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Re: Cyclical Decimal Expansion

  • To: mathgroup at smc.vnet.net
  • Subject: [mg114495] Re: Cyclical Decimal Expansion
  • From: Andrzej Kozlowski <akoz at mimuw.edu.pl>
  • Date: Sun, 5 Dec 2010 21:56:22 -0500 (EST)

The answer is classical and is (or rather used to be) taught in elementary 
number theory classes. Here is how to compute it with Mathematica:

Consider a fraction of the form p/q in reduced form. Use FactorInteger to factorize it into the form 2^a 5^b Q ,where we have GCD[Q,10]====1. Let m== Max[a,b]. Then in the decimal expansion of p/q will get m non-recurring digits, while the number of recurring ones depends only on Q and is given by the Mathematica function MultiplicativeOrder[10,Q]. For example. in the case 1/7 there are no non-recurring digits and the number of recurring ones is:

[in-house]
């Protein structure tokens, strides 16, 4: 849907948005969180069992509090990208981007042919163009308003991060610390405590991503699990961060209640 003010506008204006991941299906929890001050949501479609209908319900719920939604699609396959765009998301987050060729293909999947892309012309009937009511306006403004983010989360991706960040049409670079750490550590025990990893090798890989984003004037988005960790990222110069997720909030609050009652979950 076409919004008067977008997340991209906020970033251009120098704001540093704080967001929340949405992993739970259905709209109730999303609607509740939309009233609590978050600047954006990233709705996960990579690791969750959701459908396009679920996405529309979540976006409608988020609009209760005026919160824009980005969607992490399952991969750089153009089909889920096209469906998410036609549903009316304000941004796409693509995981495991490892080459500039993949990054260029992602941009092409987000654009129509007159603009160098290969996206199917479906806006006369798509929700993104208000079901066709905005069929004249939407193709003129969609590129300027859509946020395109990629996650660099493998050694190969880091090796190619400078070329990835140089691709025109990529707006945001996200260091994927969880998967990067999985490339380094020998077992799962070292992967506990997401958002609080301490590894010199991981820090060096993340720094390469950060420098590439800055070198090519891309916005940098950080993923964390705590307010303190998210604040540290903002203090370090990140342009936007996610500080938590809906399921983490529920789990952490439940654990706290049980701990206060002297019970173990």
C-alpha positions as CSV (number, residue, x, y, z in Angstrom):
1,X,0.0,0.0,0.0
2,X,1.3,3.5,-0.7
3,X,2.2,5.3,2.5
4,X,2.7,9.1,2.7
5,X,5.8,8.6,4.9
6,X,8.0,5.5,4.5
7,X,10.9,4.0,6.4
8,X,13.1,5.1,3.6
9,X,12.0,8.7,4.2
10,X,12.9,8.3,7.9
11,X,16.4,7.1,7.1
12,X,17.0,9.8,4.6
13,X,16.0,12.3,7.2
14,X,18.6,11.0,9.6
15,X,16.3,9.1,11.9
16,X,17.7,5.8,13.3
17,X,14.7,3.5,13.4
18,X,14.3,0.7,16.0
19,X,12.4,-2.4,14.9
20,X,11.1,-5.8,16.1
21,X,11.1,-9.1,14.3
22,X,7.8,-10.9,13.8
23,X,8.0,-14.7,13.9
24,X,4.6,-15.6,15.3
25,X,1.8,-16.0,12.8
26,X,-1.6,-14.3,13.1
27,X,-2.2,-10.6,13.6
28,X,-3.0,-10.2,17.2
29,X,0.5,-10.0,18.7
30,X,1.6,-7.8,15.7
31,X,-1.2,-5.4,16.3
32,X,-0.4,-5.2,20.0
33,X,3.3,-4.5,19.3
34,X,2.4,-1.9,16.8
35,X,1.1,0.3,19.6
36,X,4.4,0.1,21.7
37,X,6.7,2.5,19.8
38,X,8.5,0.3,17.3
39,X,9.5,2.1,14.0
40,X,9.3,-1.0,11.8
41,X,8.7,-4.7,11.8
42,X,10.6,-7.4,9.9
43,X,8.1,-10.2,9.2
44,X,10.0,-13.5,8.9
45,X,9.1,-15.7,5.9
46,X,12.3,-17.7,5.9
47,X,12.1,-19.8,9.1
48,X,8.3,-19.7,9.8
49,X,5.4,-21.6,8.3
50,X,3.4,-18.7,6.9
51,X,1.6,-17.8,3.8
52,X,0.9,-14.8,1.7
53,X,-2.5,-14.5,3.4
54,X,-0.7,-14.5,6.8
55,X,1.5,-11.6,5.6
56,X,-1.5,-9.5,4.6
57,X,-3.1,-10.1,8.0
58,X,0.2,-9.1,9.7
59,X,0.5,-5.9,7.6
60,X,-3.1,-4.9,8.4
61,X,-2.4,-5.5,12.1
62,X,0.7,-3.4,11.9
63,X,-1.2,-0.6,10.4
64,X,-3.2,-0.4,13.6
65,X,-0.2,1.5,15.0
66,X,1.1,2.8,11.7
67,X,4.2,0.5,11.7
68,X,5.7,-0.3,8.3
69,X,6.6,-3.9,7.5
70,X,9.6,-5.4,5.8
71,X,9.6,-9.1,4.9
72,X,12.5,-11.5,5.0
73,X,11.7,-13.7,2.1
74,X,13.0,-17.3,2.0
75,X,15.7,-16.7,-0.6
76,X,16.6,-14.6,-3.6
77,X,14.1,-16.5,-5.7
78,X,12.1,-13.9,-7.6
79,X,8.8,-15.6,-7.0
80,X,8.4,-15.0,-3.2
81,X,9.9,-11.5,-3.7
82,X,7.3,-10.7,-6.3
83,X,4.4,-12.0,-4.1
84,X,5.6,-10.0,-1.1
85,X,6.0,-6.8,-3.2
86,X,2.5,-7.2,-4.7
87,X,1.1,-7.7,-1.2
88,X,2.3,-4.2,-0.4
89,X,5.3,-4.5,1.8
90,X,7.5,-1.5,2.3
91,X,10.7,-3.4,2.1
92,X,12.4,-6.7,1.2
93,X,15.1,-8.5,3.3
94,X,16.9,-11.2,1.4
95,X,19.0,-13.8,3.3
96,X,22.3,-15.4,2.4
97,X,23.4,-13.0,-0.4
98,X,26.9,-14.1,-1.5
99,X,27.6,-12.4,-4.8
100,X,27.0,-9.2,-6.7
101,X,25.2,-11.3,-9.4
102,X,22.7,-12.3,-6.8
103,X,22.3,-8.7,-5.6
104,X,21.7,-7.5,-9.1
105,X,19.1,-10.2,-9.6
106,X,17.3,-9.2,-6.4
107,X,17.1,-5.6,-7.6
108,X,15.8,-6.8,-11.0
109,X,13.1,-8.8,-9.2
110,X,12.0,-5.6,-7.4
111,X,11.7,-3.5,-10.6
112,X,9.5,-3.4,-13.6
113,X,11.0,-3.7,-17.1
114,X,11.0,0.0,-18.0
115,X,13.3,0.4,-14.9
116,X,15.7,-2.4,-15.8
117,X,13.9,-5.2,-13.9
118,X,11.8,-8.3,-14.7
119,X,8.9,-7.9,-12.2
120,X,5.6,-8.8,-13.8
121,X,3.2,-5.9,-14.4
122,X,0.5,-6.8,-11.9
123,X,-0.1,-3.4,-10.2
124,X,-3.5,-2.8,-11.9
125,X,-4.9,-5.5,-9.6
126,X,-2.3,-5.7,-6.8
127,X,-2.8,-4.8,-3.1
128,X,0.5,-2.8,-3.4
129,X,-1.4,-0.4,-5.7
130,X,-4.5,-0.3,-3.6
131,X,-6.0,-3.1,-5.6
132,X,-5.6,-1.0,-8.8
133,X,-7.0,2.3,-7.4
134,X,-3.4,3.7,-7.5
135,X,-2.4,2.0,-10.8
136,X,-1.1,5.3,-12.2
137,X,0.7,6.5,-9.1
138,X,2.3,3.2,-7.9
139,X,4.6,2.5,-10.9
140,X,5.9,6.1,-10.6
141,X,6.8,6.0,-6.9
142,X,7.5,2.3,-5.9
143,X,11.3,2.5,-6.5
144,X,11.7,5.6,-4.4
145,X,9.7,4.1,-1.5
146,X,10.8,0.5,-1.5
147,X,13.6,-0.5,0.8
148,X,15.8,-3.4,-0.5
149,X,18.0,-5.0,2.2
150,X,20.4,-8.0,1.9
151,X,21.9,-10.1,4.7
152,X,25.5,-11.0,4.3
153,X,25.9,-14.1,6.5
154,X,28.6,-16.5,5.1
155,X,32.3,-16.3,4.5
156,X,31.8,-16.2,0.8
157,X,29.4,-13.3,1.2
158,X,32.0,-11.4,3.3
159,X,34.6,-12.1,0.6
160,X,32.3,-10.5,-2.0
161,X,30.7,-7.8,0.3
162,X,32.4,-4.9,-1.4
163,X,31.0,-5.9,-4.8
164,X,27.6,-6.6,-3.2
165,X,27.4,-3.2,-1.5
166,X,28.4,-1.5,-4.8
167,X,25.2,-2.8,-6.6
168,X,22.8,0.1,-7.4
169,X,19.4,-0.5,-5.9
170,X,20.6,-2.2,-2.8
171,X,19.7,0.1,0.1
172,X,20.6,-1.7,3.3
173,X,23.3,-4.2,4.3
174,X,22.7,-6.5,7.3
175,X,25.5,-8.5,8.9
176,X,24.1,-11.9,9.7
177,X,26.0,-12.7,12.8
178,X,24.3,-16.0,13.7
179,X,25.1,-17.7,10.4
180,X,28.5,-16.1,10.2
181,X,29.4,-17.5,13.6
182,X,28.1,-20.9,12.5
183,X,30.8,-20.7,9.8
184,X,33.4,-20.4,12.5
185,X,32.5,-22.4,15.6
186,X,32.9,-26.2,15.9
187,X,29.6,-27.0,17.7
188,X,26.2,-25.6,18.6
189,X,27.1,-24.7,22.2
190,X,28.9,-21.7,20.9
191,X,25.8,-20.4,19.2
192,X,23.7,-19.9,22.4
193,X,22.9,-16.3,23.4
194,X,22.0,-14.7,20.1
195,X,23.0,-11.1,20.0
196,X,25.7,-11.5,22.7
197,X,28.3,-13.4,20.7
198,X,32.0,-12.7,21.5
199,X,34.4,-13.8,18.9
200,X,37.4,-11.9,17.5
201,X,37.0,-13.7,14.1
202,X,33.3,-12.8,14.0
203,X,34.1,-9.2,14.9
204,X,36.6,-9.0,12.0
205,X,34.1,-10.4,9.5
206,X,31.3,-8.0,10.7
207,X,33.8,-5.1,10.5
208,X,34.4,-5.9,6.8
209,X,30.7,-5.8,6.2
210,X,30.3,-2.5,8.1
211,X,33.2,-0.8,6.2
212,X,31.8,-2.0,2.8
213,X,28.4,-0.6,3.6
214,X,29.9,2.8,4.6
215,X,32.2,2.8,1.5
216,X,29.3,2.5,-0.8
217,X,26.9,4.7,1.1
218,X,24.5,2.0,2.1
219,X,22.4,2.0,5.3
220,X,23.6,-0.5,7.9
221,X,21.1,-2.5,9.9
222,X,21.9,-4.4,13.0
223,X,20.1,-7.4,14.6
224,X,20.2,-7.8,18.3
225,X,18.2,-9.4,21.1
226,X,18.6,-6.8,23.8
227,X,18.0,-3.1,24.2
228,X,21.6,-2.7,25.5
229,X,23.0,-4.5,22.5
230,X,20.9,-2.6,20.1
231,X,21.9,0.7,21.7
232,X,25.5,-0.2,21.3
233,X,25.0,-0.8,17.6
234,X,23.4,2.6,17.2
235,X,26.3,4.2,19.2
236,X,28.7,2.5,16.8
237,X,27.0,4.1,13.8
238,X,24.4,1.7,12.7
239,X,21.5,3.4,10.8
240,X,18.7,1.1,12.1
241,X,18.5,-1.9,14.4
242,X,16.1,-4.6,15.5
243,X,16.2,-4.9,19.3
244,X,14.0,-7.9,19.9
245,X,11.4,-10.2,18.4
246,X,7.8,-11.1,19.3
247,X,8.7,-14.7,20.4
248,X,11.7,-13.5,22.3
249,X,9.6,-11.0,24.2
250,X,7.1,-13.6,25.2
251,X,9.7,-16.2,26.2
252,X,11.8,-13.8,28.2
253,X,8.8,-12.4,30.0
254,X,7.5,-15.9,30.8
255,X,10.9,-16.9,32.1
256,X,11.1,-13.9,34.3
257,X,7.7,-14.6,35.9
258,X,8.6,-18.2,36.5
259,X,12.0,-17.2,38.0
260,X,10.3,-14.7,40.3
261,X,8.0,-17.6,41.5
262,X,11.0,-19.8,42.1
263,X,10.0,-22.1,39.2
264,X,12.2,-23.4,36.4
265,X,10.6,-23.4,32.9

In[342]:== MultiplicativeOrder[10, 7]

Out[342]== 6


Andrzej Kozlowski


On 3 Dec 2010, at 11:21, Harvey P. Dale wrote:

> What's the easiest way to determine the length of the repeating
> cycle for decimal expansions of fractions?  For example, 1/7 ==
> 0.14285714285714285714 . . . so the length of its repeating cycle
> (142857) is 6.  For 1/3 the length of the cycle is obviously 1.  For
> some fractions, e.g., 1/4, the decimal expansion is not cyclical (in
> base 10).
>
> Thanks.
>
> Harvey
>
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